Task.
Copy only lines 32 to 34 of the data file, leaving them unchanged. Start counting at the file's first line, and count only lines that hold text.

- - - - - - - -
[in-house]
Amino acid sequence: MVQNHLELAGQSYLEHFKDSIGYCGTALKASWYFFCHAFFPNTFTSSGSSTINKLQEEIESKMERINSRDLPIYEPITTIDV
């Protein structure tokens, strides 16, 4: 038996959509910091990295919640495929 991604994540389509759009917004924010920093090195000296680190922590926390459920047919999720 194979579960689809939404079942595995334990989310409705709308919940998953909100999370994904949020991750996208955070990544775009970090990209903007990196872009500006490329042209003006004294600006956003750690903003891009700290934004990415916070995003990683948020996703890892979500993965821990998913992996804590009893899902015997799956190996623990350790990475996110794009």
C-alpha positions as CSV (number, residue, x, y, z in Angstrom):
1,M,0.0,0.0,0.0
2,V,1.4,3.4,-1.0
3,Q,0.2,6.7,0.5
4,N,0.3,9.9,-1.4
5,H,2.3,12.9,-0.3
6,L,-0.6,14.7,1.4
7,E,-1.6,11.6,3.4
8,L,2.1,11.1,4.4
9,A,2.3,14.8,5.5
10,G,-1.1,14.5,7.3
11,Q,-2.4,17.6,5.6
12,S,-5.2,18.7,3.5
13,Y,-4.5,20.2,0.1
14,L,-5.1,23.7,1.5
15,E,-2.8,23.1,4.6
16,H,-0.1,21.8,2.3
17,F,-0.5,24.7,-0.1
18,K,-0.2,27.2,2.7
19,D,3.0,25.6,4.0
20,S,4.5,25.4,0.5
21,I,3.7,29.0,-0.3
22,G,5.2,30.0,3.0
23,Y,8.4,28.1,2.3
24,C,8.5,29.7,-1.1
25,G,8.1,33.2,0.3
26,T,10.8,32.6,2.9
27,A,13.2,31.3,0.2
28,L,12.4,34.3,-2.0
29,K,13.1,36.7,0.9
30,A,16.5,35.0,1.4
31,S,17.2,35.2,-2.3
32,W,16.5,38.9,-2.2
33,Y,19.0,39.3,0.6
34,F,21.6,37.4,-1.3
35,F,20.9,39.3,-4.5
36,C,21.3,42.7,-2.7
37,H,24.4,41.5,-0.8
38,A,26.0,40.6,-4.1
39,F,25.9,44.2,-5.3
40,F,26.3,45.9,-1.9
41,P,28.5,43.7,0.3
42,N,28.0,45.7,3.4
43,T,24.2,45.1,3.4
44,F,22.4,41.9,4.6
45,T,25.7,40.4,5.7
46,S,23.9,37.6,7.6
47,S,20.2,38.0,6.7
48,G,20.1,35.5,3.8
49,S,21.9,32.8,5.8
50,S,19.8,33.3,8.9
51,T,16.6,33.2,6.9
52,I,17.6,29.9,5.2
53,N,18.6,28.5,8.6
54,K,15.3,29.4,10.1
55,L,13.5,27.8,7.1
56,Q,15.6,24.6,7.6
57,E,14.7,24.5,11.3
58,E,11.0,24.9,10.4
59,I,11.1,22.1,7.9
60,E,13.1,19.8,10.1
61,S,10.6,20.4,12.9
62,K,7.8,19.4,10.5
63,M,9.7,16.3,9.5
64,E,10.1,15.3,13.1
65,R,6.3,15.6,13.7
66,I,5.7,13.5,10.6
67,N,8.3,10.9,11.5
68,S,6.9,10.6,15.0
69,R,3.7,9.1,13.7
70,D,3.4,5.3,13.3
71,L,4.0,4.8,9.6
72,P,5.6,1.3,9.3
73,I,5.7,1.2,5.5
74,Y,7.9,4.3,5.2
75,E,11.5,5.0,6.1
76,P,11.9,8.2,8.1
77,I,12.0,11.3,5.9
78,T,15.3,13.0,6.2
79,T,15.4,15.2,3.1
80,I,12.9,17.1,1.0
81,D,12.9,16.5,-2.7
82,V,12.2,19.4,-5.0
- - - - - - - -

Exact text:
28,L,12.4,34.3,-2.0
29,K,13.1,36.7,0.9
30,A,16.5,35.0,1.4